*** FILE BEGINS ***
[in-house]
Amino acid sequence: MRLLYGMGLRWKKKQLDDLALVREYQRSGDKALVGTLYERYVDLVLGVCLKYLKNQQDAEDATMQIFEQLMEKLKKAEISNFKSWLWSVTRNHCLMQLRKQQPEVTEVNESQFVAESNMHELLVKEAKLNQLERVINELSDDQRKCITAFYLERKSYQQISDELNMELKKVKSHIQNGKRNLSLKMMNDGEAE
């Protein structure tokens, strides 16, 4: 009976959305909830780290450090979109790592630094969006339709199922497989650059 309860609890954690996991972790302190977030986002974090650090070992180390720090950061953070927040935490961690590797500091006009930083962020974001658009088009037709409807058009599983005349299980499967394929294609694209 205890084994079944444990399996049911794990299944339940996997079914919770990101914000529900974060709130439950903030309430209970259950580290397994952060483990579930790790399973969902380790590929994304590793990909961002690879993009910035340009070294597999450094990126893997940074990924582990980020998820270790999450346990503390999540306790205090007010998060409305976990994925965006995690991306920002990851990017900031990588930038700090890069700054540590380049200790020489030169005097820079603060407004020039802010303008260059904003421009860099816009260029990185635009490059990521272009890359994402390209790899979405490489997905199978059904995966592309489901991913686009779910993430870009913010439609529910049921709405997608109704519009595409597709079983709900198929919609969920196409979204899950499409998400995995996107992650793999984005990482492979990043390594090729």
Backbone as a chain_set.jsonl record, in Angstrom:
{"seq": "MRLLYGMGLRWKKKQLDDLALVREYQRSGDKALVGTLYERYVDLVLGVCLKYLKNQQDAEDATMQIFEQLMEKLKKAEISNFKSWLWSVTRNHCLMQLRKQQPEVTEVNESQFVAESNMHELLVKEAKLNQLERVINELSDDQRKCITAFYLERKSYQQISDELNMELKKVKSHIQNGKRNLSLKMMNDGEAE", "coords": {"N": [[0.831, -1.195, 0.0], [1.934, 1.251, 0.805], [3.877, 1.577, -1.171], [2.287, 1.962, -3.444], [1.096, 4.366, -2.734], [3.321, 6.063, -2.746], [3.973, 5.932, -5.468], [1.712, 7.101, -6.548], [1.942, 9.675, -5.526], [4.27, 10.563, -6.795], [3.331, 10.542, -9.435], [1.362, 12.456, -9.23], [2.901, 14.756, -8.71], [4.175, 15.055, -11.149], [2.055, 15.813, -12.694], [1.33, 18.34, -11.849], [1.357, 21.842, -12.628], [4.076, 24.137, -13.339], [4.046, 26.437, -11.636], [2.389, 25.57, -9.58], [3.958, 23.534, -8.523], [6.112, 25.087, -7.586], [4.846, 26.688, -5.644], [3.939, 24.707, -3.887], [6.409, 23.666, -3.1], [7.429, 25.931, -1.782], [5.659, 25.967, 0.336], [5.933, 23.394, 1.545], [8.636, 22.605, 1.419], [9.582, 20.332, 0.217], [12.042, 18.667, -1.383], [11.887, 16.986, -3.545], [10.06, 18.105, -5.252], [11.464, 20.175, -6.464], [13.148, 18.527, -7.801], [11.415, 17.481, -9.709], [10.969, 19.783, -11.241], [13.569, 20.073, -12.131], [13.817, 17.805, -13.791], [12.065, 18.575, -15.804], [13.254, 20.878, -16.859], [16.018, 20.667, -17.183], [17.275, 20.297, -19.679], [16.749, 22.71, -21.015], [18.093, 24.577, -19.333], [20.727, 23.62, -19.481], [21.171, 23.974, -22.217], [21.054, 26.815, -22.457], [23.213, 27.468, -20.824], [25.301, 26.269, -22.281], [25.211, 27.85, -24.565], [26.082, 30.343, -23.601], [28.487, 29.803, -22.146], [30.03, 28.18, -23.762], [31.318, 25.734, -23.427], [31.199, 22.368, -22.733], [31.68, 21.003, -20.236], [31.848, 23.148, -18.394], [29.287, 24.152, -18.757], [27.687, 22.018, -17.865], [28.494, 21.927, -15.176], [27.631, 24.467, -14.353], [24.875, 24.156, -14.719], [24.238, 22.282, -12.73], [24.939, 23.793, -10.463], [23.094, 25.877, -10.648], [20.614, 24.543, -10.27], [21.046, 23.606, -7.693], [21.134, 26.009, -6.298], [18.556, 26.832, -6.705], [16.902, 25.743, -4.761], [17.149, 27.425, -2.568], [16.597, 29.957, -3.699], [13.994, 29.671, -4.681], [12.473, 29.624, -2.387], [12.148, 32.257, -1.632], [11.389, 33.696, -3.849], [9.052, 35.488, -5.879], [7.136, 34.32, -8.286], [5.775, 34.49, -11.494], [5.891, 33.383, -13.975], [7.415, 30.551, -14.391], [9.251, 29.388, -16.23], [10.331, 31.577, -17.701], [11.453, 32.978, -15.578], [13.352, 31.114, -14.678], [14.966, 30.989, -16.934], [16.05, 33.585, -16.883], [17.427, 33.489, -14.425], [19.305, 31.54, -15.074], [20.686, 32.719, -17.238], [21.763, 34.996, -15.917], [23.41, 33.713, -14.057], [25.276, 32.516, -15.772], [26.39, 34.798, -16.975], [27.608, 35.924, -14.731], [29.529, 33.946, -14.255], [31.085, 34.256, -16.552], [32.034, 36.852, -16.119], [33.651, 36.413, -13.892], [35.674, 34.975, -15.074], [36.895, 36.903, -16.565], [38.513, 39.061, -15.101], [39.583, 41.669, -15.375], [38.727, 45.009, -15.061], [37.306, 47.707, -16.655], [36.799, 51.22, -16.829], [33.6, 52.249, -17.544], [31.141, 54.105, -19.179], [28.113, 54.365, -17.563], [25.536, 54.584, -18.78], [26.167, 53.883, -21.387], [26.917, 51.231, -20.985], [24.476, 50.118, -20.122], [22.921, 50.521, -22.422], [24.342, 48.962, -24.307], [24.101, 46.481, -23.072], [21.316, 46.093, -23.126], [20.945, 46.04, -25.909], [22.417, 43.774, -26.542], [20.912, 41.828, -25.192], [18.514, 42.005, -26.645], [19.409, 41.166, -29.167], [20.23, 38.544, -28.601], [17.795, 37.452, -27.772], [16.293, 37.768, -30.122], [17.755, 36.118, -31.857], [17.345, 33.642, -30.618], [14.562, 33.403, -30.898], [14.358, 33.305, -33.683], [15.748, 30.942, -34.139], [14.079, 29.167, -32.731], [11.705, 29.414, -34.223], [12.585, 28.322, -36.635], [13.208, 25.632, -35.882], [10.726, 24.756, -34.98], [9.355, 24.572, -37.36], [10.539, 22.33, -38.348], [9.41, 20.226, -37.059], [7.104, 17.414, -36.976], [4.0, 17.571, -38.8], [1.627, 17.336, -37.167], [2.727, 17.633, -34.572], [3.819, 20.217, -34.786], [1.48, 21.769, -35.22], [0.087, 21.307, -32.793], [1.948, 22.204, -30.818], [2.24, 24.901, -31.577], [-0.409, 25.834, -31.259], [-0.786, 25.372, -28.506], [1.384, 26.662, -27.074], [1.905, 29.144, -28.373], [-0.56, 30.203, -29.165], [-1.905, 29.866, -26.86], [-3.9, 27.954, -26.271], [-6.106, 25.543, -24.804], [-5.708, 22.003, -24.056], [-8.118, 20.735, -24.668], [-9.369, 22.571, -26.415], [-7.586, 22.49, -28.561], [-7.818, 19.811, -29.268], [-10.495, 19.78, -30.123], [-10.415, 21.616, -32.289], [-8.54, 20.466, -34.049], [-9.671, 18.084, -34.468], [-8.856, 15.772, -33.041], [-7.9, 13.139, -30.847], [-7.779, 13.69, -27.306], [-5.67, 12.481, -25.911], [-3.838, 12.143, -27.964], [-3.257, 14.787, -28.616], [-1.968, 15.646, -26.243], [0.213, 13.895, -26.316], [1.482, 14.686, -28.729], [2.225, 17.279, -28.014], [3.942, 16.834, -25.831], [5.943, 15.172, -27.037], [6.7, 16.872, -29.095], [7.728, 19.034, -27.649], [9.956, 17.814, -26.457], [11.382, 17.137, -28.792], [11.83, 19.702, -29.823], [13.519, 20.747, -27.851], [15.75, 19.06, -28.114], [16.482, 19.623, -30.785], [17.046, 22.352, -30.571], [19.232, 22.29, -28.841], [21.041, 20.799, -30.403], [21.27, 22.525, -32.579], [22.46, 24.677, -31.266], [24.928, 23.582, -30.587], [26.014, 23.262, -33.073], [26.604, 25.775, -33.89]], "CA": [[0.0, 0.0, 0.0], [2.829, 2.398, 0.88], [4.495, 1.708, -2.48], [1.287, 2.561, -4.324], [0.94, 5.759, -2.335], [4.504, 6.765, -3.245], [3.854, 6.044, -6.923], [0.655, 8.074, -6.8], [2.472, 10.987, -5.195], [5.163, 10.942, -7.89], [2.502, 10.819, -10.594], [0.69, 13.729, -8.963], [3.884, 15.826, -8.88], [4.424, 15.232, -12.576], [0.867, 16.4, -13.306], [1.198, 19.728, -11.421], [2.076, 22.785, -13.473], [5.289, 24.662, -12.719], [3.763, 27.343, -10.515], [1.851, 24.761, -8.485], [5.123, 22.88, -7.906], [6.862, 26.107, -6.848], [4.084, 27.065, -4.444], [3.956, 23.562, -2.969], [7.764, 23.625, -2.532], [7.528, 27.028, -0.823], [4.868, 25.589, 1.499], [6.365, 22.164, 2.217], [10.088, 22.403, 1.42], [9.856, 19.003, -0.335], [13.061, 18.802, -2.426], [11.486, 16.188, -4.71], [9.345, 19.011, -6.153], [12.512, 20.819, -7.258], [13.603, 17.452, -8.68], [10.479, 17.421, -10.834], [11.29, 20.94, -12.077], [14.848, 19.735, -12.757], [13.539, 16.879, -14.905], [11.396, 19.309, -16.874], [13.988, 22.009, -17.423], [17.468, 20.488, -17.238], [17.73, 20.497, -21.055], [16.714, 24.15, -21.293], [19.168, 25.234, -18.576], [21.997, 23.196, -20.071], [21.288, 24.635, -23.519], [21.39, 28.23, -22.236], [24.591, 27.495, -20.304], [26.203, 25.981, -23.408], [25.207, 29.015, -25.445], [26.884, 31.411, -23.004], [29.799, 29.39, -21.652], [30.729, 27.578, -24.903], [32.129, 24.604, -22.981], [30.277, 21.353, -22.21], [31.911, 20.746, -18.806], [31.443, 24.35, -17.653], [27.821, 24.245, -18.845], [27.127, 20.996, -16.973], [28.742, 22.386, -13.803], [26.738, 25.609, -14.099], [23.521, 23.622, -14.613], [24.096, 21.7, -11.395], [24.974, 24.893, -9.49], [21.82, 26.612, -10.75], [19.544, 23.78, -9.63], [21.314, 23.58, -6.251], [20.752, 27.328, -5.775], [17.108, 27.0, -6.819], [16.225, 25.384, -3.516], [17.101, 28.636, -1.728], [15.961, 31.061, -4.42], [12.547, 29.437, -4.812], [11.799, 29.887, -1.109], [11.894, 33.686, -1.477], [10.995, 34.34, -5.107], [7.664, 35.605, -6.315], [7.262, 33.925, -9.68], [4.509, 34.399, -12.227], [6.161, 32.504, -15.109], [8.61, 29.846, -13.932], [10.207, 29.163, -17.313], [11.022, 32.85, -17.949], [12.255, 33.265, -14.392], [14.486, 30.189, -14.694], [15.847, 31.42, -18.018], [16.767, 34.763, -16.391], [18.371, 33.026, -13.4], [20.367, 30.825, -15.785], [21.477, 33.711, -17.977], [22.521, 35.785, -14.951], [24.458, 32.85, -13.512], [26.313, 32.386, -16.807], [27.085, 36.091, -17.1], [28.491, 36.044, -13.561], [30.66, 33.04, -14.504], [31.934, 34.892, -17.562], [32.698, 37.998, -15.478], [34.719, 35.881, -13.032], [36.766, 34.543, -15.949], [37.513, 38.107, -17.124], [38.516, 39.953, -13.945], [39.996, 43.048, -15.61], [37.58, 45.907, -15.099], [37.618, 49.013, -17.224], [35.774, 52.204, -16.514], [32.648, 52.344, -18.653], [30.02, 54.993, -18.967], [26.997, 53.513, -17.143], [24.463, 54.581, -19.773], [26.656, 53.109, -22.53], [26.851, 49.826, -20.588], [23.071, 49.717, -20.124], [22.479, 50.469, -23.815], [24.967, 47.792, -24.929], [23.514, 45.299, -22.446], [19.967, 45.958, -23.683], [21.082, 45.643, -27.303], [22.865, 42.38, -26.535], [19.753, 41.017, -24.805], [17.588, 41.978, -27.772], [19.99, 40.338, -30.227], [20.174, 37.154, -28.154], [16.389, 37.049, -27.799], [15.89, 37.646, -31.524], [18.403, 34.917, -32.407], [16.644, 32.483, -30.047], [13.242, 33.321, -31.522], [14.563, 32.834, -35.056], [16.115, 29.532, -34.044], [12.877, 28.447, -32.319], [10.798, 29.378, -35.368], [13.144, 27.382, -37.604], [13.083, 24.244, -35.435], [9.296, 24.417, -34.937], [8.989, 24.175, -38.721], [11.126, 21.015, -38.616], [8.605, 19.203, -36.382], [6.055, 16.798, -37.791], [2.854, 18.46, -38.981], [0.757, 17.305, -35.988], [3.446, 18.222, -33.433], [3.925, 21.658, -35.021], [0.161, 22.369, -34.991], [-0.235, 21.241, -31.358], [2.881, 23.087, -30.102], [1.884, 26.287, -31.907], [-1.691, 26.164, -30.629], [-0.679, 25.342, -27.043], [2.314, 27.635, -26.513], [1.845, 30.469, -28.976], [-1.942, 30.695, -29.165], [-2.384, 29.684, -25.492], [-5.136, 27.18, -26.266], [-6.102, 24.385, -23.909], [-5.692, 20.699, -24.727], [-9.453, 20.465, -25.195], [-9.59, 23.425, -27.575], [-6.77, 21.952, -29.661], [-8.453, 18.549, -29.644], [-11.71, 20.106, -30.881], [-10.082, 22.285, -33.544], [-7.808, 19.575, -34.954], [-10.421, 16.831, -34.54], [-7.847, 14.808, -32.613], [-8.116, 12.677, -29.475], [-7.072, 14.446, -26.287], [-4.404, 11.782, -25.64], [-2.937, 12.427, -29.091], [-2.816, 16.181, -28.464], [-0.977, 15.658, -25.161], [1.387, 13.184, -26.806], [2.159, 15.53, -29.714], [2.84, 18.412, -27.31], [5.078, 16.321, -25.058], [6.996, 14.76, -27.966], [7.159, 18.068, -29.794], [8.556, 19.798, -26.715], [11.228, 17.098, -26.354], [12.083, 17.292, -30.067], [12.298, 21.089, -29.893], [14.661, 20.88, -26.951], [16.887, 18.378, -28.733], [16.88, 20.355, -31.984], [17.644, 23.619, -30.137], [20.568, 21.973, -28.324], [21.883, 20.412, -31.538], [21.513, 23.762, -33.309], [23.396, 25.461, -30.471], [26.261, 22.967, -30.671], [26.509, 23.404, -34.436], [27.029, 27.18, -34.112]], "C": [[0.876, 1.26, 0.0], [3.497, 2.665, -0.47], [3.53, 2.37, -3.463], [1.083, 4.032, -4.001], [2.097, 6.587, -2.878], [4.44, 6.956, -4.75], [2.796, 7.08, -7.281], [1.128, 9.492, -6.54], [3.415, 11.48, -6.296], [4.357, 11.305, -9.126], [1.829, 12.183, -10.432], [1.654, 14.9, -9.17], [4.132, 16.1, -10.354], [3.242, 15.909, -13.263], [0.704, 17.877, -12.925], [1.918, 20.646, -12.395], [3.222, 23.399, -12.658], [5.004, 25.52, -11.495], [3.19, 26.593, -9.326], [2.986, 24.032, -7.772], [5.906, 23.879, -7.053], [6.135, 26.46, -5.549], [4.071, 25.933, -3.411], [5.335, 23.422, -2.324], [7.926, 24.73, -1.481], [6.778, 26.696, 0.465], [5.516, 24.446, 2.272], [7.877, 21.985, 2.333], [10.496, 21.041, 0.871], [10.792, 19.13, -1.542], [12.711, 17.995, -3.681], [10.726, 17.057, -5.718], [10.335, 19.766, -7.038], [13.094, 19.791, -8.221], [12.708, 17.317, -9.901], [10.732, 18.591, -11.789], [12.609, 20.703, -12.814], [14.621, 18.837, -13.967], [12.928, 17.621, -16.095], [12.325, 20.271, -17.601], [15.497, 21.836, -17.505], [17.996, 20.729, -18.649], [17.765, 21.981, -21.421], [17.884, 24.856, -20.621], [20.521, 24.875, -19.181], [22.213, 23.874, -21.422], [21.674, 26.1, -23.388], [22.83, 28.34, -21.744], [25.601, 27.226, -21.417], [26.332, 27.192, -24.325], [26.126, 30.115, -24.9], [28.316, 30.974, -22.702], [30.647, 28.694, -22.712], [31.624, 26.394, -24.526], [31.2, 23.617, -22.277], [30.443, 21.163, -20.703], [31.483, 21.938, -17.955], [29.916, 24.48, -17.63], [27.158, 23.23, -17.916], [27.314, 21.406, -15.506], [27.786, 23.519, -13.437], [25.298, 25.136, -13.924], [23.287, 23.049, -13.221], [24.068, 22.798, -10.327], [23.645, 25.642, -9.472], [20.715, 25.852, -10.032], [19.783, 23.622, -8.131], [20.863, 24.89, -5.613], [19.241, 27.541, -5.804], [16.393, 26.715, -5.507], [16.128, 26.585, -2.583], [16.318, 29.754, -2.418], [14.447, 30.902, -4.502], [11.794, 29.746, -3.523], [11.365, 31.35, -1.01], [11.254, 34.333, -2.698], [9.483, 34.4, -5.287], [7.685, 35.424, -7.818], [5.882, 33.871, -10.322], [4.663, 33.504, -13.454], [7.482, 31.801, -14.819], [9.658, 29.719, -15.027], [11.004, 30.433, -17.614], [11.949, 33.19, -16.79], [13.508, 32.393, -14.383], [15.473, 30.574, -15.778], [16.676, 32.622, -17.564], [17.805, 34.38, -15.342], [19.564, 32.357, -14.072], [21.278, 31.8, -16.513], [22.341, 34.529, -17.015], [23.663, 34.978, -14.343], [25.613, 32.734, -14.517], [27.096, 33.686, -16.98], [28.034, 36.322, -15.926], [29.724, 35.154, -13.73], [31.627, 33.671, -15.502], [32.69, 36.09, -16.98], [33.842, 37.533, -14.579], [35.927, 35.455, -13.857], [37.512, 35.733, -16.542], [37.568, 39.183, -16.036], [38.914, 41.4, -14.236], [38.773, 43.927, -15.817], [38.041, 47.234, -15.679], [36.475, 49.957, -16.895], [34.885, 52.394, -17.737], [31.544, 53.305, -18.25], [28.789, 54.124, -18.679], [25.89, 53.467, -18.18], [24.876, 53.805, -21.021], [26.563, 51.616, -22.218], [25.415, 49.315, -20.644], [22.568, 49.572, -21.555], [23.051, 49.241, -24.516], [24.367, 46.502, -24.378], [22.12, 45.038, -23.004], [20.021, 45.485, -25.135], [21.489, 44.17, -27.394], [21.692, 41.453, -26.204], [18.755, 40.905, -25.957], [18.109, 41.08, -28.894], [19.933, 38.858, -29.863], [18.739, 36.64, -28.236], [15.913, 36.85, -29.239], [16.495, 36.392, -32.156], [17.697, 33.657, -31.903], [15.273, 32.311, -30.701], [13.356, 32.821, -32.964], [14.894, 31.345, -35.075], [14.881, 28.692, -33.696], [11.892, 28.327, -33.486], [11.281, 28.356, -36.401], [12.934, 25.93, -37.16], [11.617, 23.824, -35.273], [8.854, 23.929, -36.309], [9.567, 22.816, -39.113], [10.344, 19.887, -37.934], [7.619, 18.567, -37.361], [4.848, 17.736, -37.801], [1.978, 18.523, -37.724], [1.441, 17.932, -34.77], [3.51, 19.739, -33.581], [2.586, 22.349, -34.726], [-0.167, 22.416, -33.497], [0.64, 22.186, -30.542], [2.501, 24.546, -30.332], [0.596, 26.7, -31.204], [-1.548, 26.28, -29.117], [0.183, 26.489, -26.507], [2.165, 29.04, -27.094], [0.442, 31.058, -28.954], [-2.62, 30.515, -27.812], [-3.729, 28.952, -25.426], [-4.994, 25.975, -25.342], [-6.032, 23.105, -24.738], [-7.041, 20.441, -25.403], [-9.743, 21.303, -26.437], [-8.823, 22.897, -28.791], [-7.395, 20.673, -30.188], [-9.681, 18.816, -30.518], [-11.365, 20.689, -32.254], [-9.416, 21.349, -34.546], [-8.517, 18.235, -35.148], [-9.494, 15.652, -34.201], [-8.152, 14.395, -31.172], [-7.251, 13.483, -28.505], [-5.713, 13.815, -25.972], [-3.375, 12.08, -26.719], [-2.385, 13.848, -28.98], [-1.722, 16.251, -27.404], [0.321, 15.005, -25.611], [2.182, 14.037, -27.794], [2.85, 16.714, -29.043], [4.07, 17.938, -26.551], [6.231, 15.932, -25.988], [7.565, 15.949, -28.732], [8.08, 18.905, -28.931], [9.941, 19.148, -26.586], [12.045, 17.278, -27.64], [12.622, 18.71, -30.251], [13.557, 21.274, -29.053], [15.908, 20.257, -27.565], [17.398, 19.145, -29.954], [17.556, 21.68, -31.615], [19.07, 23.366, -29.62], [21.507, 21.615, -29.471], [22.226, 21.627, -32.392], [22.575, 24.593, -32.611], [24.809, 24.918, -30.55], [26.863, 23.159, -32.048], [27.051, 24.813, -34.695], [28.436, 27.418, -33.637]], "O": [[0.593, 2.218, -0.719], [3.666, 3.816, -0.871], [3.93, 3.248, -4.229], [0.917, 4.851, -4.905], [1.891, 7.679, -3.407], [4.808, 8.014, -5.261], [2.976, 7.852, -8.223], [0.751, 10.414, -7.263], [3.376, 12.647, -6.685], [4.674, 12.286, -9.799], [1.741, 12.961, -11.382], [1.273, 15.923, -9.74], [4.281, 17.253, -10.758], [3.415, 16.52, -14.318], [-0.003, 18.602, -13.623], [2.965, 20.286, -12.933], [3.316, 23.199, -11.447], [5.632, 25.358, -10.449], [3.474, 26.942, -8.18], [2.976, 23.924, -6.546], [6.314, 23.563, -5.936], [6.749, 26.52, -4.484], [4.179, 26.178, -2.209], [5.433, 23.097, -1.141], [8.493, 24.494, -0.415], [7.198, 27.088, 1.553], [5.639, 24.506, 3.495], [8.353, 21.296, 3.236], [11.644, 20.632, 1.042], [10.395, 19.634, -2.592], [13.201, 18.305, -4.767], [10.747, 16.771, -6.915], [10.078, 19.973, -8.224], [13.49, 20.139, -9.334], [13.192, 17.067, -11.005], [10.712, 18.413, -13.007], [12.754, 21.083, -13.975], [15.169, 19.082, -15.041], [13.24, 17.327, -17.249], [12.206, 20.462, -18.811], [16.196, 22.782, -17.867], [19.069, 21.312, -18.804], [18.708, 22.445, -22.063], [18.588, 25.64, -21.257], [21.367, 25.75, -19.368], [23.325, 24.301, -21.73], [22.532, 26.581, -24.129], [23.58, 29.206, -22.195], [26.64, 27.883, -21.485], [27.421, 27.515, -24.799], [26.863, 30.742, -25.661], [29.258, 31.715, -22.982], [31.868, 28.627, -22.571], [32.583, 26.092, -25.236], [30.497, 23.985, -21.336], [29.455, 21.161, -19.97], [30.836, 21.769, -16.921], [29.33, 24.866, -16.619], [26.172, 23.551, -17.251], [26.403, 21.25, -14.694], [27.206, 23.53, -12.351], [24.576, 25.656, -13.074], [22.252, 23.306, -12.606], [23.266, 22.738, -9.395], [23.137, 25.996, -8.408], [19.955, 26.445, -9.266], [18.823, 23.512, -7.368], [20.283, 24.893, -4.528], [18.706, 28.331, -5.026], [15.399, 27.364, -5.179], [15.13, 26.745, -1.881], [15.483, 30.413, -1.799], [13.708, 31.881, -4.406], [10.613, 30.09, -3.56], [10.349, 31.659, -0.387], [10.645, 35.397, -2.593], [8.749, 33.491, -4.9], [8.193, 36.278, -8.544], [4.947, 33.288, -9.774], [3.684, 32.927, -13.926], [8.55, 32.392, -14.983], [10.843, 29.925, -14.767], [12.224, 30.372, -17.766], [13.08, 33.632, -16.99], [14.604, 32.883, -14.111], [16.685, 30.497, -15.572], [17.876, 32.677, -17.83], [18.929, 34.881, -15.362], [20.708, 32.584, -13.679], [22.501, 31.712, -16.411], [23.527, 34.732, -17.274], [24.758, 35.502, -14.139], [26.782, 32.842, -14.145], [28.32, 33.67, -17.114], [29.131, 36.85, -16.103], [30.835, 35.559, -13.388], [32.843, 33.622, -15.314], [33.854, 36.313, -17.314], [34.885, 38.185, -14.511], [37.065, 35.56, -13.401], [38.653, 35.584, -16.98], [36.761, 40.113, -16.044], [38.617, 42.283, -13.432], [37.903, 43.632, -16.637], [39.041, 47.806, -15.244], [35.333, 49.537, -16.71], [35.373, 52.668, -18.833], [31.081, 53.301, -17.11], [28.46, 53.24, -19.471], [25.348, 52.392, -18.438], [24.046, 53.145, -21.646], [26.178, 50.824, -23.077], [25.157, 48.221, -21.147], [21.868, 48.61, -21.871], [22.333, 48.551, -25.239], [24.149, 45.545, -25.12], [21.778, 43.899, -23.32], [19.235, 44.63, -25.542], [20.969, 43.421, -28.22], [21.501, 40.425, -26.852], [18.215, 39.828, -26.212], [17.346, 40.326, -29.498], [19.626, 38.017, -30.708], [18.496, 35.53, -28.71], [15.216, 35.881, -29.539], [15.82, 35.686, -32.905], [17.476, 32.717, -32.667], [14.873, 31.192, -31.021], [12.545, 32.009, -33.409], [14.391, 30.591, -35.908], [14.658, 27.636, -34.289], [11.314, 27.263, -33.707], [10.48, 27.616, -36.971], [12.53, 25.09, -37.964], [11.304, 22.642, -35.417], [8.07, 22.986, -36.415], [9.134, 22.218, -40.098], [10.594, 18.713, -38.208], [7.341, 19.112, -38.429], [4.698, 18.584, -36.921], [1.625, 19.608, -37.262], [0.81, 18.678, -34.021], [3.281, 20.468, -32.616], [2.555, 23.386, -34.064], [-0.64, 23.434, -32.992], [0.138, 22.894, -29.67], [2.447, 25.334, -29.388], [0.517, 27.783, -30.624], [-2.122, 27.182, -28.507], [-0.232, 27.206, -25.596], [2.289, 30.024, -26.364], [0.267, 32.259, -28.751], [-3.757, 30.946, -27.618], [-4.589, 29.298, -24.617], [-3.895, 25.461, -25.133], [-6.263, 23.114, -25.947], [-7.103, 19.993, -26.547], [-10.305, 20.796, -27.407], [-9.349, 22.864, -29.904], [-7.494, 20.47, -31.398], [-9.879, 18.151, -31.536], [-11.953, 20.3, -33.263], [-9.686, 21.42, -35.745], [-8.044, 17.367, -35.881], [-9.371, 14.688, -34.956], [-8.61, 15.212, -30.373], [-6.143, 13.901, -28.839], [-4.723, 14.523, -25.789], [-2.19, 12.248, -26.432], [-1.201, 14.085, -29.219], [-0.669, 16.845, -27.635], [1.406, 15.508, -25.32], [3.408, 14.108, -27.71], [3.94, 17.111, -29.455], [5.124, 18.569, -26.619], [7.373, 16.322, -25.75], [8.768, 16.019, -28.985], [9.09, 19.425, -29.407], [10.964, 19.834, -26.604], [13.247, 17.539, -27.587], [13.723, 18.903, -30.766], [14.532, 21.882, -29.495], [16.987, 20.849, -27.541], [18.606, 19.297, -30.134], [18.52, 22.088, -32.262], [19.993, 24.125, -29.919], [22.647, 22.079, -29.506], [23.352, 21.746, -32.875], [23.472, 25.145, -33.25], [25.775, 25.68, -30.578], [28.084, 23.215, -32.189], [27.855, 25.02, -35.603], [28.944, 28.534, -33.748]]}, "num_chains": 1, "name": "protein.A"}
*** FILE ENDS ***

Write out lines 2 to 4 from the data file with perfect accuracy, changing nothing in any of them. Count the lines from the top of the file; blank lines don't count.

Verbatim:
Amino acid sequence: MRLLYGMGLRWKKKQLDDLALVREYQRSGDKALVGTLYERYVDLVLGVCLKYLKNQQDAEDATMQIFEQLMEKLKKAEISNFKSWLWSVTRNHCLMQLRKQQPEVTEVNESQFVAESNMHELLVKEAKLNQLERVINELSDDQRKCITAFYLERKSYQQISDELNMELKKVKSHIQNGKRNLSLKMMNDGEAE
């Protein structure tokens, strides 16, 4: 009976959305909830780290450090979109790592630094969006339709199922497989650059 309860609890954690996991972790302190977030986002974090650090070992180390720090950061953070927040935490961690590797500091006009930083962020974001658009088009037709409807058009599983005349299980499967394929294609694209 205890084994079944444990399996049911794990299944339940996997079914919770990101914000529900974060709130439950903030309430209970259950580290397994952060483990579930790790399973969902380790590929994304590793990909961002690879993009910035340009070294597999450094990126893997940074990924582990980020998820270790999450346990503390999540306790205090007010998060409305976990994925965006995690991306920002990851990017900031990588930038700090890069700054540590380049200790020489030169005097820079603060407004020039802010303008260059904003421009860099816009260029990185635009490059990521272009890359994402390209790899979405490489997905199978059904995966592309489901991913686009779910993430870009913010439609529910049921709405997608109704519009595409597709079983709900198929919609969920196409979204899950499409998400995995996107992650793999984005990482492979990043390594090729």
Backbone as a chain_set.jsonl record, in Angstrom: